Clarence Gamble worked for decades in Margaret Sanger’s national organizations (all early forms of Planned Parenthood) as well as the state affiliates. As a personal friend, she recruited him and involved him in important decisions. In part this had to do with his wealth: he was one of the heirs to the Proctor and Gamble fortune.
Gamble was a racist and ardent eugenicist. He was actively involved in the eugenic sterilization group, Birthright (later the Human Betterment Association), and opened more than twenty eugenic sterilization clinics in the Midwest and the South.
“To date less [sic] than 2,000 insane and mentally defective North Carolinians have been sterilized under the existing law–a figure that represents less than one out of every 41 of the State’s estimated mentally unfit. This means that for every one man or woman who has been sterilized, there are 40 others who can continue to pour defective genes into the State’s blood stream to pollute and degrade future generation.” (Clarence J. Gamble, “Better Human Beings Tomorrow, " Better Health, October 1947, 14, 15)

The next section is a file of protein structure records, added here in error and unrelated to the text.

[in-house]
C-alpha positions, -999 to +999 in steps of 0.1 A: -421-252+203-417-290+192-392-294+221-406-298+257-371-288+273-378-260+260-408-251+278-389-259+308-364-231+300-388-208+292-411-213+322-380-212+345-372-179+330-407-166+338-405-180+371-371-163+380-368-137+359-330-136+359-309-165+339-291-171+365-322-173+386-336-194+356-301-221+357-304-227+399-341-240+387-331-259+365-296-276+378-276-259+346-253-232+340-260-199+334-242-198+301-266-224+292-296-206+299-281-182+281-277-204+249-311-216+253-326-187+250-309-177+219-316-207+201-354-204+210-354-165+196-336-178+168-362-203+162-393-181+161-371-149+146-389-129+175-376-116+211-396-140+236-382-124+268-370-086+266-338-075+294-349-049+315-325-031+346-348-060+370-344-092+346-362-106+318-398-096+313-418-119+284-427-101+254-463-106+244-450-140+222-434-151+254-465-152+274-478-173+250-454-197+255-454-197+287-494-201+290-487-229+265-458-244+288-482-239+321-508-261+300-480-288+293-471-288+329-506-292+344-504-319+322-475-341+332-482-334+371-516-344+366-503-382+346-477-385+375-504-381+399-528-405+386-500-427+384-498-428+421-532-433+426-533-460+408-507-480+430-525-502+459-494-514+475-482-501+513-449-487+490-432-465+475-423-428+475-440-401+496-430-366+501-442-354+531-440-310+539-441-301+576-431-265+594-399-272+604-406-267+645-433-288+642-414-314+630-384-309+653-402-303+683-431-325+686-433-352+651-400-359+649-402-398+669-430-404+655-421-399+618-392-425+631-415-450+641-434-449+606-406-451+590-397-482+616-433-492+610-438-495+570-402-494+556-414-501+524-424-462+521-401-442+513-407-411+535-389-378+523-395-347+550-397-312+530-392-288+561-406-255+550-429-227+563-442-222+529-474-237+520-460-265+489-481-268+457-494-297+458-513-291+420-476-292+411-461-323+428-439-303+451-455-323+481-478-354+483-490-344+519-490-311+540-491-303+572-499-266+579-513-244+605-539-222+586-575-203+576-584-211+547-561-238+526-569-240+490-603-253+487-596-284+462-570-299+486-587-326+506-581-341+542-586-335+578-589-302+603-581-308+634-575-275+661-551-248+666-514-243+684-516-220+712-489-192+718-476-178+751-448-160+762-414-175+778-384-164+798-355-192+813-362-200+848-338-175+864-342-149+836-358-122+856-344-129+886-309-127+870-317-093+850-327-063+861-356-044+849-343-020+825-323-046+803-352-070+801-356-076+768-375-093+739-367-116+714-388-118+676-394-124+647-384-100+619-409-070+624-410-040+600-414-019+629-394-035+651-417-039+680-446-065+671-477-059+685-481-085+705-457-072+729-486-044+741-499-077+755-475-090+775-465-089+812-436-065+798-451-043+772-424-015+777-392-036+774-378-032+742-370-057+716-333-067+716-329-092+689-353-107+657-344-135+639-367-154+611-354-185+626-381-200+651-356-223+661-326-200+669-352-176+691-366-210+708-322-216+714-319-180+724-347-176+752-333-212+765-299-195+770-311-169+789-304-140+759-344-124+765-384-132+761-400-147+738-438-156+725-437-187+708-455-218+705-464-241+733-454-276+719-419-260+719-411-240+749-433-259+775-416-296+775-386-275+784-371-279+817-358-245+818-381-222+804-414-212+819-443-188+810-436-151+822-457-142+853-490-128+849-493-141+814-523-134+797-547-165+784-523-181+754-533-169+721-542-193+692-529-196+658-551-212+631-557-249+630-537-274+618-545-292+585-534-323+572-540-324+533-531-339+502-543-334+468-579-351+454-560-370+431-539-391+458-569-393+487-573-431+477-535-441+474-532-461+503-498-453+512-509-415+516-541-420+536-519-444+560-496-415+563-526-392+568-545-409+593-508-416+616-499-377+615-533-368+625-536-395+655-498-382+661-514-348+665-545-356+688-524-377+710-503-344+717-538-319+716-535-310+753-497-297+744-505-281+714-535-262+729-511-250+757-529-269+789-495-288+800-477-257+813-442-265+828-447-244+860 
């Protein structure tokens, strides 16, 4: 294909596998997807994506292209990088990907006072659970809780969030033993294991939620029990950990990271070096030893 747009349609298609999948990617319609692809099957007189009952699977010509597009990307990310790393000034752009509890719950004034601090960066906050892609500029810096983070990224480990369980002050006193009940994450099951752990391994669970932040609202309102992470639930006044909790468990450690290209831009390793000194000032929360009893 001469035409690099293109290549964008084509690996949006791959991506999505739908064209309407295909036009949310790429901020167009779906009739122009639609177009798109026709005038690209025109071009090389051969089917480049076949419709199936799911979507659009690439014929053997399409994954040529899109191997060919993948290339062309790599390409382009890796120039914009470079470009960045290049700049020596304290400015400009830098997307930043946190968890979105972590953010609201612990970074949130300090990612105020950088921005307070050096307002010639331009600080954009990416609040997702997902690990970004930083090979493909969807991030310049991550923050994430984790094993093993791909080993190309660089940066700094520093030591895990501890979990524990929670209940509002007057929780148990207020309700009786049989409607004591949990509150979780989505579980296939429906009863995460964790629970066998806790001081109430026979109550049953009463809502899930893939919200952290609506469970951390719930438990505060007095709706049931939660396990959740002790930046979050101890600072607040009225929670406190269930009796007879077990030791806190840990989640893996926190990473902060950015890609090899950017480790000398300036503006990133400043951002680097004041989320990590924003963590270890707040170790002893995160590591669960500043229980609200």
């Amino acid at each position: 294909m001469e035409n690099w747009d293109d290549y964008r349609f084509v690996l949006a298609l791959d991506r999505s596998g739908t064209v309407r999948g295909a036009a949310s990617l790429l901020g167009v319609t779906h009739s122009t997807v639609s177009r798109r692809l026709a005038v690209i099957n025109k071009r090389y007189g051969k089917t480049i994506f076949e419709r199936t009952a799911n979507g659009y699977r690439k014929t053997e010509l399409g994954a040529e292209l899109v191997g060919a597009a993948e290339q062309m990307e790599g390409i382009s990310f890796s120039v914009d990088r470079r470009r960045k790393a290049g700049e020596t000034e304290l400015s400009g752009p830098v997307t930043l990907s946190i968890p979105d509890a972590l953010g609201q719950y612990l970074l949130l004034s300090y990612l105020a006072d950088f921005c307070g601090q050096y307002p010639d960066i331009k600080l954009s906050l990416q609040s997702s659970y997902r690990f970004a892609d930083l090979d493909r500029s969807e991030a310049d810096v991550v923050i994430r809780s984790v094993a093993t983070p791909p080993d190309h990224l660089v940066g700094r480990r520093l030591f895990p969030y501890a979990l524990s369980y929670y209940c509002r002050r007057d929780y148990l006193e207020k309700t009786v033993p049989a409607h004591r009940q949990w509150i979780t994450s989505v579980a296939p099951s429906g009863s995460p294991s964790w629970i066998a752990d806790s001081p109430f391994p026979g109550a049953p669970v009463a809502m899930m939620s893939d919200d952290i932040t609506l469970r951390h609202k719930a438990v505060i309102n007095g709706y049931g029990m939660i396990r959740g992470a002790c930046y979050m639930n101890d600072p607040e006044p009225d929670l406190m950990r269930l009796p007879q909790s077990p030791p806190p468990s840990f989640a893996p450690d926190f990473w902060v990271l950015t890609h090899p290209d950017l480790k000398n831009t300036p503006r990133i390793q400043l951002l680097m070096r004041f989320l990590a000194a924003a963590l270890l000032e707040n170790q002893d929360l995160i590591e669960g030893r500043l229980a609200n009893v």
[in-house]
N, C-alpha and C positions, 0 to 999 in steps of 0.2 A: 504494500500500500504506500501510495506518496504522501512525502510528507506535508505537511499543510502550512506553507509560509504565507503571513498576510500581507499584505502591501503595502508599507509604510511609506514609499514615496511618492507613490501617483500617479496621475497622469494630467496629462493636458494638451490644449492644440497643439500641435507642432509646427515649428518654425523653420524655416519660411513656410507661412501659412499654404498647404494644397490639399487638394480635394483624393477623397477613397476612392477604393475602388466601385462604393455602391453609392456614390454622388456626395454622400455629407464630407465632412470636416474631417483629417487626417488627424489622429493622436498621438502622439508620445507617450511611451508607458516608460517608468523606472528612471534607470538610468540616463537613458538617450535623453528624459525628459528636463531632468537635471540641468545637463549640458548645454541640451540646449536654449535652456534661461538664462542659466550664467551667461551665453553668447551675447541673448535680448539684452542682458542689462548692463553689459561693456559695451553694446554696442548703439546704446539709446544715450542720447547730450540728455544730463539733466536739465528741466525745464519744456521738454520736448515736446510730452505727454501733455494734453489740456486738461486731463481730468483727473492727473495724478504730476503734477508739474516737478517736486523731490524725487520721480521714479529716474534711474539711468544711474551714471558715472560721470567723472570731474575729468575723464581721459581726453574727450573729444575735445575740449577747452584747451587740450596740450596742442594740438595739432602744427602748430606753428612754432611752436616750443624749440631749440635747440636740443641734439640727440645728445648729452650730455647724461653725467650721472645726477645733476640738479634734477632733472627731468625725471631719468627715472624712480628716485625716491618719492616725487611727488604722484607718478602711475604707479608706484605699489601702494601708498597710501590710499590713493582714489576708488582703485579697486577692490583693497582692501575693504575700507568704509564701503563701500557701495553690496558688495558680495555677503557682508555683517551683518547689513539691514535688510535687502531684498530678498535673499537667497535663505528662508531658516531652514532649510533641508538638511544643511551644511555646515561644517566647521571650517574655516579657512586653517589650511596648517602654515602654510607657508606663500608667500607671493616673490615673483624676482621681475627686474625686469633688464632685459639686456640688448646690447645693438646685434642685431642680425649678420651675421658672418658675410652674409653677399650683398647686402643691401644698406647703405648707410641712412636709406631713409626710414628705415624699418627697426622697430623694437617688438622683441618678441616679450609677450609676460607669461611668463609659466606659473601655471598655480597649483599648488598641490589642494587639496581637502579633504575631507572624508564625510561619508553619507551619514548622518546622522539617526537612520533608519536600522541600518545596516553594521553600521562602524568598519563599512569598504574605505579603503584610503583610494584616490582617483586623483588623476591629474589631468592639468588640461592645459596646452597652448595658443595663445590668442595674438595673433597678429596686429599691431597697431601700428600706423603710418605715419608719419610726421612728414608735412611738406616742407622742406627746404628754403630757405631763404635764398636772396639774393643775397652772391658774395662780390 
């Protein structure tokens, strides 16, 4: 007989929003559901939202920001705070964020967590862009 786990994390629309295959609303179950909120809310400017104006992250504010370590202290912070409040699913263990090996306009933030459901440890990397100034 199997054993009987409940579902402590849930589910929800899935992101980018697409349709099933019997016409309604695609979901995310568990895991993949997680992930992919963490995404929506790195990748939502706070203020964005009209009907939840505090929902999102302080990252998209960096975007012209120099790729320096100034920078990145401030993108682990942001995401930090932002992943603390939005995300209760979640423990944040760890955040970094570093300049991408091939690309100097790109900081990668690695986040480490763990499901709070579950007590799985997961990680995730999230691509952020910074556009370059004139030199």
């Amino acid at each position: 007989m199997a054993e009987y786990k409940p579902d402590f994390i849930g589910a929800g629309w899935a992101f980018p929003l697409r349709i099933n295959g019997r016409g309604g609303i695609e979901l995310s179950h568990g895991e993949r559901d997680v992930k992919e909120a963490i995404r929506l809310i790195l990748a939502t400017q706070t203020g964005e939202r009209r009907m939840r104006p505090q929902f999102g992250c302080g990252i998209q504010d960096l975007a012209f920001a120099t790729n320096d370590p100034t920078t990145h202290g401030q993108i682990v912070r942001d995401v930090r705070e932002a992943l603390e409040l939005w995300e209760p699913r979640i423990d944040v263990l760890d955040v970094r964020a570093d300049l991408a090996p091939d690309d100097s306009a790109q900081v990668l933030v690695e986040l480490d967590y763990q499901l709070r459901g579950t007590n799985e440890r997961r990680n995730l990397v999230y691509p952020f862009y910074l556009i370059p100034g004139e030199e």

See more about Gamble’s involvement with eugenic sterilization and North Carolina’s reaction in particular in the Associate Press story, "Questions, Answers about History of Eugenics in US.”
Gamble was elected president of the Pennsylvania Birth Control Federation (PBCF) in 1933 and served as the Pennsylvania representative on the board of Sanger’s American Birth Control League and then of the Planned Parenthood Federation of America from 1933-46. He was also a member of the Planned Parenthood Federation of America executive committee from 1939-42 and actively involved in the International Planned Parenthood Federation. He founded the Pathfinder Fund, a eugenic population-control organization. He infuriated population-control advocates in developing countries, who considered his methods and language to be racist.